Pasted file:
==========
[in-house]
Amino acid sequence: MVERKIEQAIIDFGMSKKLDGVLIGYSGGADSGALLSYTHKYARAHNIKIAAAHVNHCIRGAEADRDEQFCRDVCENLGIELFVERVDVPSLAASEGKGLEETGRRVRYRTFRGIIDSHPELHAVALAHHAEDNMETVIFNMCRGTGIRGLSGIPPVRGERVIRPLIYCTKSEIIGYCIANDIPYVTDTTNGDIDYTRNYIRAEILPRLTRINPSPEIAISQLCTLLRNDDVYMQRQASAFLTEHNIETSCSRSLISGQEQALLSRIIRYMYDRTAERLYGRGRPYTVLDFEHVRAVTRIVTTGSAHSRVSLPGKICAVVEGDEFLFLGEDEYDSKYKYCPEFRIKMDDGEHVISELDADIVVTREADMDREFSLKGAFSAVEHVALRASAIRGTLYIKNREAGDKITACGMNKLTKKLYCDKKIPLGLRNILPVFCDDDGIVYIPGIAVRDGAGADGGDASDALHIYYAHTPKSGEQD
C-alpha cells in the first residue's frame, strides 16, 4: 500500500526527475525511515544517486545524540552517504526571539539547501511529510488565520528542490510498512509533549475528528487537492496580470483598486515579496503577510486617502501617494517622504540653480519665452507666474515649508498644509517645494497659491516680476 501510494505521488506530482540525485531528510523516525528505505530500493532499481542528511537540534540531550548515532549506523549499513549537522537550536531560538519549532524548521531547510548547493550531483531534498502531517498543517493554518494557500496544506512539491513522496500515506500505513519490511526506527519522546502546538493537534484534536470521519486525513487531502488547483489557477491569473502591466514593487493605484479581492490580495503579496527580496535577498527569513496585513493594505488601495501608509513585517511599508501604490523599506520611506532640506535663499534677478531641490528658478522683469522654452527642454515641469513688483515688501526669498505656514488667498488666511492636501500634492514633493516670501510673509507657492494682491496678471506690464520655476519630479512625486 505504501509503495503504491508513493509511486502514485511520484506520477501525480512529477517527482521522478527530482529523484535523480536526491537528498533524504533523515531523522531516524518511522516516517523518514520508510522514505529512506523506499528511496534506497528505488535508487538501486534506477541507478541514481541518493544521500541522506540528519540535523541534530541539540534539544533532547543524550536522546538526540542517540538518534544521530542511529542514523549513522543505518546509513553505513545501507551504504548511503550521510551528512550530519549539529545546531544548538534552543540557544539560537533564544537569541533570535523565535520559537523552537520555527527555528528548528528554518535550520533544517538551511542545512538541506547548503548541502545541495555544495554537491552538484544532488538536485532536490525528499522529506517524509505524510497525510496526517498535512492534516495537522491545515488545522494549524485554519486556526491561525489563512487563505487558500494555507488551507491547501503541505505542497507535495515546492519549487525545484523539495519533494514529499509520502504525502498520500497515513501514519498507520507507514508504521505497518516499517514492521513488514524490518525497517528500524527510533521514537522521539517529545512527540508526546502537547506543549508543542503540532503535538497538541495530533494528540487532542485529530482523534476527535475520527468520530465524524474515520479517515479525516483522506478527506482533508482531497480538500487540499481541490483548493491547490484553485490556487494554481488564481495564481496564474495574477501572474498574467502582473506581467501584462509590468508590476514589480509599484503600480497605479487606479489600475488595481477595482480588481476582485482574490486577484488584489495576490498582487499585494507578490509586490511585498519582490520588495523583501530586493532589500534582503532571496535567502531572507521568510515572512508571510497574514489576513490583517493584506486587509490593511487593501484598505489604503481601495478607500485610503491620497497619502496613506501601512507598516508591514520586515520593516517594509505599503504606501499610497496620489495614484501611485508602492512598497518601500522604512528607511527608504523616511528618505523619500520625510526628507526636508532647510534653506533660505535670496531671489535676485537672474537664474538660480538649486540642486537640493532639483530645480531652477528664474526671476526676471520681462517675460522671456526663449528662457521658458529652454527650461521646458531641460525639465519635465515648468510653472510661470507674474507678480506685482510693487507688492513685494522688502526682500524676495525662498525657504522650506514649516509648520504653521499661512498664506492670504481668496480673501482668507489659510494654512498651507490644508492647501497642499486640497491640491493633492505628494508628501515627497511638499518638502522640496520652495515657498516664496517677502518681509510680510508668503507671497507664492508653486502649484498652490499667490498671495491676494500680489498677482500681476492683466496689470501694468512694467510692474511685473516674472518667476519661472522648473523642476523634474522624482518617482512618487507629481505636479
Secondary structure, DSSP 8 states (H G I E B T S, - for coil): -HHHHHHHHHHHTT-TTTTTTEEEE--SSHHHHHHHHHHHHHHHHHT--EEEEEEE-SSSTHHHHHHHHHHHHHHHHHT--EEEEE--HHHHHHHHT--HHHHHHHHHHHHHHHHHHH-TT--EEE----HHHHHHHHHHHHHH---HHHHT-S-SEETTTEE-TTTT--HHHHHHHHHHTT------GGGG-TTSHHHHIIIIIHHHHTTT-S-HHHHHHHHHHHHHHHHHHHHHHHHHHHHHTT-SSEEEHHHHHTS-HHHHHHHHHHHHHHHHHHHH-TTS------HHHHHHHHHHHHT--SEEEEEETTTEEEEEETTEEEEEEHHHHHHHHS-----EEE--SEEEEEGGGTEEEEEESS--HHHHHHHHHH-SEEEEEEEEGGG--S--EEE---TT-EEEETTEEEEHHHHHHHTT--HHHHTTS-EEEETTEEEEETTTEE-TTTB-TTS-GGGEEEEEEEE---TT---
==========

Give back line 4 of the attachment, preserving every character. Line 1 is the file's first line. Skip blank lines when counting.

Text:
Secondary structure, DSSP 8 states (H G I E B T S, - for coil): -HHHHHHHHHHHTT-TTTTTTEEEE--SSHHHHHHHHHHHHHHHHHT--EEEEEEE-SSSTHHHHHHHHHHHHHHHHHT--EEEEE--HHHHHHHHT--HHHHHHHHHHHHHHHHHHH-TT--EEE----HHHHHHHHHHHHHH---HHHHT-S-SEETTTEE-TTTT--HHHHHHHHHHTT------GGGG-TTSHHHHIIIIIHHHHTTT-S-HHHHHHHHHHHHHHHHHHHHHHHHHHHHHTT-SSEEEHHHHHTS-HHHHHHHHHHHHHHHHHHHH-TTS------HHHHHHHHHHHHT--SEEEEEETTTEEEEEETTEEEEEEHHHHHHHHS-----EEE--SEEEEEGGGTEEEEEESS--HHHHHHHHHH-SEEEEEEEEGGG--S--EEE---TT-EEEETTEEEEHHHHHHHTT--HHHHTTS-EEEETTEEEEETTTEE-TTTB-TTS-GGGEEEEEEEE---TT---